As an Artist Agent, I’m passionate about internet gallery pricing because failure to display prices diminishes our ability to sell paintings. Art Galleries are in the business of selling art. It’s a mystery why some galleries (and artists) don’t post prices on their websites. Art collectors go to art gallery websites for information. If potential buyers don’t see basic information, they become frustrated and navigate to another gallery website. At the least, collectors want to see:
Pictures of Available Paintings · Prices · Artist Information · Gallery Information
Some dealers argue that omitting prices helps to start relationships between the gallery and the buyer. If the customer calls to ask for the price, the gallery feels they can pitch the customer and, if necessary, offer incentives.
Art collectors are not naïve. They know art costs money. Why withhold information and manipulate collectors into calling the gallery? Many avid art collectors will never pick up the phone to inquire about the price of art. In addition, the customer can’t contact a gallery after hours, so the probability to make a sale can only occur when the gallery is open. One of our collectors told me there’s so much art out there from which to chose—she’ll go to a site that displays prices rather than pick up the phone to inquire about a price.
Posting prices devalues art. They’d rather “soft sell” the art.
Internet visitors want details at their finger tips. The gallery does a disservice to their collectors and their artists by not using every opportunity to sell their paintings. Every major fine art gallery and auction house displays prices on their sites. It must be working for them!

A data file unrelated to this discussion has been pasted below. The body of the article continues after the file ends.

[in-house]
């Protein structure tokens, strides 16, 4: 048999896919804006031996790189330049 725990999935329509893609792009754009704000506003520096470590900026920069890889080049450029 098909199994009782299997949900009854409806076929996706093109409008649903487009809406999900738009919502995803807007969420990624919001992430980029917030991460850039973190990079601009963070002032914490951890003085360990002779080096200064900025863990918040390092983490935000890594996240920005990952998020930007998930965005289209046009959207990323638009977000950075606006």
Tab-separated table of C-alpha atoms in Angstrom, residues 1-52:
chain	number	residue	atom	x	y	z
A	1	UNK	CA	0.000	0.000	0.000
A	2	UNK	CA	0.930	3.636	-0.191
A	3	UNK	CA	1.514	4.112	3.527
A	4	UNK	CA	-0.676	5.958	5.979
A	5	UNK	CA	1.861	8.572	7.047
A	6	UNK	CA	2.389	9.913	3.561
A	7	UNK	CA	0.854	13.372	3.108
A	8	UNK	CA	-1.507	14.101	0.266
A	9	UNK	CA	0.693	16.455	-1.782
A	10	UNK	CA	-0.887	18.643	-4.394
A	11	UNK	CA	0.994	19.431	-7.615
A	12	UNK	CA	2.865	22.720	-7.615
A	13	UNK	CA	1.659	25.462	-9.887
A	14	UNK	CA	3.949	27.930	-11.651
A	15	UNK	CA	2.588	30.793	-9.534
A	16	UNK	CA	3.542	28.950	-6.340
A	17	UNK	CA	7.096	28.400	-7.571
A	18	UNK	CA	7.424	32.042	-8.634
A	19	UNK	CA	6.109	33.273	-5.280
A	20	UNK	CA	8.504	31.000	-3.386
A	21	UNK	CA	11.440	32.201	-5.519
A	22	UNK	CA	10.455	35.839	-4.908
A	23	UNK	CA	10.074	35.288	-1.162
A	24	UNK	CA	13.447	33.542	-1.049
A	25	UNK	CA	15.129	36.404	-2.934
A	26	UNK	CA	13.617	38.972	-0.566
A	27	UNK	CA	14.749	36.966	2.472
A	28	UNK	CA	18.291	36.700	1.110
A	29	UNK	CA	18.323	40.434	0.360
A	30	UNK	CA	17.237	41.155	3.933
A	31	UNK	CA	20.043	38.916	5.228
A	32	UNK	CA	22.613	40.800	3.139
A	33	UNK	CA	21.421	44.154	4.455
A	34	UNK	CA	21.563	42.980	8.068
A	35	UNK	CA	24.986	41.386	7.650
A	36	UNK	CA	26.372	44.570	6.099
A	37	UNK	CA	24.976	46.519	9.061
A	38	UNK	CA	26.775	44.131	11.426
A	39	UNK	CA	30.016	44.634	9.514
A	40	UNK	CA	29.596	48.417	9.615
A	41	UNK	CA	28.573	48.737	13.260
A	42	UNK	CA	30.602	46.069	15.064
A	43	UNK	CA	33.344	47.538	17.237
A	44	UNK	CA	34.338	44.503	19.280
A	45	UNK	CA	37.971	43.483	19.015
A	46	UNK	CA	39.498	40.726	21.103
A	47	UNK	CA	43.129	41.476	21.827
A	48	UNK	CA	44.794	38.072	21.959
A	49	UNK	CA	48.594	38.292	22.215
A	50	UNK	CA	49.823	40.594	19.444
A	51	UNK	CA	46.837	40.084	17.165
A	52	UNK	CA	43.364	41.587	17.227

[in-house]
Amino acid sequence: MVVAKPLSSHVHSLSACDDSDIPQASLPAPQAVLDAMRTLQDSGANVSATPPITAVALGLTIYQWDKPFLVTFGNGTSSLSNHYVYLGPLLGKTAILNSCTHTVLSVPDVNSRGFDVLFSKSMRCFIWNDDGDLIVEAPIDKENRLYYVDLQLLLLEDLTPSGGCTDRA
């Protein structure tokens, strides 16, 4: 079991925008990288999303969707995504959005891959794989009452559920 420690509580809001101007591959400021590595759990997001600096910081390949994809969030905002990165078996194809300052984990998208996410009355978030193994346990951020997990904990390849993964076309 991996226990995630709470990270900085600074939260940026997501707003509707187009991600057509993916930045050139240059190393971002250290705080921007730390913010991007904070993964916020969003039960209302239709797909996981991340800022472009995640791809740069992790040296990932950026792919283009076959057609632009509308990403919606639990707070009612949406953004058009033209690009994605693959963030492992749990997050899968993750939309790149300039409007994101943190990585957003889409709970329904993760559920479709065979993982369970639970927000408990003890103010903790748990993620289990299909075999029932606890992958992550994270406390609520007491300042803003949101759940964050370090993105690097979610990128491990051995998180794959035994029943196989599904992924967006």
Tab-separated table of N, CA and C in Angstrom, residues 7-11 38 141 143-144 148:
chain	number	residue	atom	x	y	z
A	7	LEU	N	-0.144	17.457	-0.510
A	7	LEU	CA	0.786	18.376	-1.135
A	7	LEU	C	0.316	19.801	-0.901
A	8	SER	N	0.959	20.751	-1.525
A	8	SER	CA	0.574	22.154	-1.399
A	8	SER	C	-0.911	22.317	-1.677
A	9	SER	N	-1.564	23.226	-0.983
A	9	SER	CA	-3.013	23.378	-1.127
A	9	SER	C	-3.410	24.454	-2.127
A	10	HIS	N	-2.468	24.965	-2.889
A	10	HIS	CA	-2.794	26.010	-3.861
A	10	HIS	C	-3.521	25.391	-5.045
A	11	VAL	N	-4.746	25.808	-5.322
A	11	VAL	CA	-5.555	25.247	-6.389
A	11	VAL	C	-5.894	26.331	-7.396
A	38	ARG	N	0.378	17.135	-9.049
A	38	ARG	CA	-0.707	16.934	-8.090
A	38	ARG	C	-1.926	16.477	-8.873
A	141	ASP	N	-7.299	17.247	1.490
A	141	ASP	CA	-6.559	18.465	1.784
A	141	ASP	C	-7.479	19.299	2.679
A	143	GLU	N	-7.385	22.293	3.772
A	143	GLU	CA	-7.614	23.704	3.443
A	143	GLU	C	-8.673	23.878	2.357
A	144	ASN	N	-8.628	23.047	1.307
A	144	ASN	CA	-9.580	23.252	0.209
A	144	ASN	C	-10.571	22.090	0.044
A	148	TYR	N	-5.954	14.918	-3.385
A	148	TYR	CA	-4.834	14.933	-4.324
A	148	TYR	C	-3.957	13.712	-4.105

Their artists don’t have consistent prices. The artists inflate their prices for some galleries and reduce them in others. The gallery doesn’t want the customer to know the price discrepancies.
Artists that don’t maintain consistent pricing are unprofessional. Fine art galleries shouldn’t represent them. The art market across the world is very intimate, thanks to the Internet. It’s easy to discover if an artist sells his work at significantly dissimilar prices. (Of course, one must consider the cost of framing—gold metal, gold leaf, etc. —but that’s another subject.)
The gallery uses the website to get potential customers interested in their works—not to actually make sales from the site. ipad zoom gallery view They want the collectors to come into the gallery to purchase their art.
It’s very short-sighted to think that all customers will visit a gallery. Many art collectors don’t live anywhere near the gallery. Countless 21st Century customers are Internet savvy and often purchase paintings they see online. Granted, the collector will call to discuss details with the gallery—but having accurate pictures and prices on the website helps to seal the deal.
1) My artist’s best selling galleries post prices and sell many paintings from their websites. Some of their customers never walk in the art gallery door.
2) Failure to list prices has become such a problem for website visitors that usability expert Jakob Nielsen recently deemed it the number one web design mistake. I quote Mr. Nielsen—“The worst example of not answering users’ questions is to avoid listing the price of products and services. No B2C e-commerce site would make this mistake,… Price is the most specific piece of info customers use to understand the nature of an offering, and not providing it makes people feel lost and reduces their understanding of a product line. We have miles of videotape of users asking “Where’s the price?” while tearing their hair out.”
3) Your website acts as your salesperson across the world, 24 hours a day, 7 days a week.
4) People looking for discounts will ask for a discount. If Internet customers like a painting and the price is in their ballpark, they are intelligent enough to realize they can communicate with the gallery by email or telephone and request a discount.
5) The gallery will save the customer time and embarrassment by listing the retail price on the website. A buyer would be embarrassed to find a painting retails for over $50,000 when he assumed it would be under $10,000.
6) From extensive research, I have found that failure to list prices is a collector’s pet peeve. One collector told me she saw a painting she wanted to purchase in an advertisement in a national art magazine. She went to the gallery website and was frustrated— they did not post prices. Rather than call the gallery, she Google’d the artist’s name and found him at another gallery—one that posted prices. She called that gallery and bought a painting from them.